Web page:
My home network topology

kpa

Beastie's Twin

Thanks: 1,777
Messages: 6,287

#2
I would do away with the router that you have in middle of the picture and instead add one more NIC to the firewall and connect the server to that extra NIC and create a DMZ for the server that way. That would also remove the requirement of the server to act as a router or a bridge because only one of its NICs would be needed.
 

kpa

Beastie's Twin

Thanks: 1,777
Messages: 6,287

#3
If you want further separation between your clients the answer is the same as above, more NICs to the firewall.
 
OP
OP
TomHsiung

TomHsiung

Active Member

Thanks: 6
Messages: 134

#5
Actually, there is no a real hardware firewall. I set the server as the firewall, and router. I could control the traffic or do some investigation if I set my server as the router. Also, the server's services is directly exposed to the WAN, so it is not needed to use port forwarding to access the server from WAN.
 

kpa

Beastie's Twin

Thanks: 1,777
Messages: 6,287

#6
Well, firewalling and routing belongs to the edge so if at all possible look into getting a proper hardware firewall. You can build one yourself using FreeBSD or use a ready made system like pfSense.
 

balanga

Daemon

Thanks: 95
Messages: 2,338

#9
Usually a satellite dish is connected to a pole with an azimuth adjustable bracket.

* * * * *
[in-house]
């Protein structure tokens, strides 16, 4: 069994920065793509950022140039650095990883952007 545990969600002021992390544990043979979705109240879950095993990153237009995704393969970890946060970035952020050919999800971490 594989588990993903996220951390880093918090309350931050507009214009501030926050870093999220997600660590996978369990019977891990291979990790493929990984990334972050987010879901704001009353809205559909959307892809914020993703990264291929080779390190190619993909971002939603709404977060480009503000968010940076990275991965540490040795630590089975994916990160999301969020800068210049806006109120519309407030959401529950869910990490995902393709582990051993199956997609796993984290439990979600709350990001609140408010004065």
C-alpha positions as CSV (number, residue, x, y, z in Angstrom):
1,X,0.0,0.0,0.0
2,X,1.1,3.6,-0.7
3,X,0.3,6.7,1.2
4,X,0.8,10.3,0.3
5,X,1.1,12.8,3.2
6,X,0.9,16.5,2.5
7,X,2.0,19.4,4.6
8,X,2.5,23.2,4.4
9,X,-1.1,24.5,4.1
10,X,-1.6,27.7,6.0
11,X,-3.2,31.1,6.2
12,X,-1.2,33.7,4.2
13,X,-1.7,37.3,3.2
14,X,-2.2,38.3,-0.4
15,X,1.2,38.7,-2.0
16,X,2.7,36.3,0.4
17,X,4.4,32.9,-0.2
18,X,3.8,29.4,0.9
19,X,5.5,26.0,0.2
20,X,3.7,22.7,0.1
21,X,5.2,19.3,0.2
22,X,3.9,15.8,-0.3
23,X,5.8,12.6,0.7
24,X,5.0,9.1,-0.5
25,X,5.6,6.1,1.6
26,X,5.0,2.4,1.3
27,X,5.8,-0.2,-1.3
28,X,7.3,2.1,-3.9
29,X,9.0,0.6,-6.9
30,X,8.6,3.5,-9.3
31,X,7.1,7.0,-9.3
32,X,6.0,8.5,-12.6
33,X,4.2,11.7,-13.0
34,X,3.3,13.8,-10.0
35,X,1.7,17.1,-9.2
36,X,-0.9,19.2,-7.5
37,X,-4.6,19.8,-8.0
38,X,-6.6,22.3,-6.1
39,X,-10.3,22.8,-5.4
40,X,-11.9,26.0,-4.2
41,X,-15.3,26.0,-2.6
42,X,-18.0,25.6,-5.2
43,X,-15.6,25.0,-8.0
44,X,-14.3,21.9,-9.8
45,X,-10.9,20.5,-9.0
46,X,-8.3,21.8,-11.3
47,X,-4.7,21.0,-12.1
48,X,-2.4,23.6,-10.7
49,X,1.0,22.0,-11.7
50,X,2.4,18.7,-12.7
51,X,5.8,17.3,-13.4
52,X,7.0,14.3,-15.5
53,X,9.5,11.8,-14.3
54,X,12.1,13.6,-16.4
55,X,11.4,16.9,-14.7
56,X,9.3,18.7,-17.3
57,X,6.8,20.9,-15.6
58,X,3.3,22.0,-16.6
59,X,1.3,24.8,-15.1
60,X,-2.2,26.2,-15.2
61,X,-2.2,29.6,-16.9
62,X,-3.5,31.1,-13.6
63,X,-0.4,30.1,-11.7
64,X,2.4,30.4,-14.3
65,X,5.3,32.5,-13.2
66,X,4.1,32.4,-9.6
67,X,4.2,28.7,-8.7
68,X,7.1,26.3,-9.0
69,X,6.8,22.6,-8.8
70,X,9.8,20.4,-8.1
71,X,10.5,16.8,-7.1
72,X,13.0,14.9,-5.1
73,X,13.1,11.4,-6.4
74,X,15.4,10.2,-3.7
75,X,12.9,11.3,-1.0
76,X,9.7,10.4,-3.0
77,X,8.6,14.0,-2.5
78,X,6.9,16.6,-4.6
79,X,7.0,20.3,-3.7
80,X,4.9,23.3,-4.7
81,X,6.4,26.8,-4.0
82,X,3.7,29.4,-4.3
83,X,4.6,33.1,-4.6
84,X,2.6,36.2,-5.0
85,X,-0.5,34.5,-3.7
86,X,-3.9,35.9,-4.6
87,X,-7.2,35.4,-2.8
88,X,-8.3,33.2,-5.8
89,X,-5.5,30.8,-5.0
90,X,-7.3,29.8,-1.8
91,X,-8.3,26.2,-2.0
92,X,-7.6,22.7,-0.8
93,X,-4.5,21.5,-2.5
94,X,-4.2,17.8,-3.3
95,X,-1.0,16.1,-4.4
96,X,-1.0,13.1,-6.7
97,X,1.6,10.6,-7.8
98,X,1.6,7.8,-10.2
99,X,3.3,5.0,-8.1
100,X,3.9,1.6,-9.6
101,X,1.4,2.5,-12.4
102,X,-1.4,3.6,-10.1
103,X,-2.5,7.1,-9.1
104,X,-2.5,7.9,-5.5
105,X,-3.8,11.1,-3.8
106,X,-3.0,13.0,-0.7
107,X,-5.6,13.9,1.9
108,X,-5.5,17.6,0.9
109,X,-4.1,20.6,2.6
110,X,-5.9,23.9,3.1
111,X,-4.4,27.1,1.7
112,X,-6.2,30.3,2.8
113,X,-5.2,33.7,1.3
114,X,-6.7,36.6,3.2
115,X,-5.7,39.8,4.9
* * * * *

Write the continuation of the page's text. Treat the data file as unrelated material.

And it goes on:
Perhaps you meant "What do you connect your LNB to?"
I was going by the labels on the diagram. Didn't notice LNB :).

Talking about satellite dishes, is it possible to access the Internet via satellite? I'm sure it is but how would I go about finding a satellite ISP?
 

leebrown66

Well-Known Member

Thanks: 124
Messages: 386

#10
If one of those switches is VLAN capable and has enough ports, I would get rid of both the router and right hand switch. Server is/would be your router/firewall. One VLAN for the laptops, a different VLAN for the WiFi.
 
OP
OP
TomHsiung

TomHsiung

Active Member

Thanks: 6
Messages: 134

#11
I really appreciate that you were reading at the packet and frame layer to understand NAT.
I took the easy way out and use pfSense.
Like I mentioned before, you can find really inexpensive Atoms/Celerons that you can add a 4 port Intel Gigabit adapter.
That should give you 5 or 6 ports to use. One for WAN the rest your LAN.

I prefer dedicated firewall appliances with an X86 chip.
Perhaps look at PCEngines APU2. The whole rig costs under $150 for a dedicated headless appliance.
They sell it as a kit and they also will assemble and test for 5-10 bucks more. Really nice people to deal with.
Thank you for your suggestion. However, have you noticed the network printer? It is one of the issues I have to use a commercial BSD. The available driver for that network printer only supports Win and the commercial BSD. If I want to print something remotely (from WAN), I have to use that BSD (I use CLI to print something like screen output directly to remote printer).

PS: Actually, I have tested remote printing. I was at outside and able to access the printer via WAN.
 
OP
OP
TomHsiung

TomHsiung

Active Member

Thanks: 6
Messages: 134

#12
Talking about satellite dishes, is it possible to access the Internet via satellite? I'm sure it is but how would I go about finding a satellite ISP?
It's probable I think. Satellite use radio wave (including light) to transfer packets. The most obvious example is that NASA could remotely accessed the Pathfinder who was as far as at Mars.
 
Top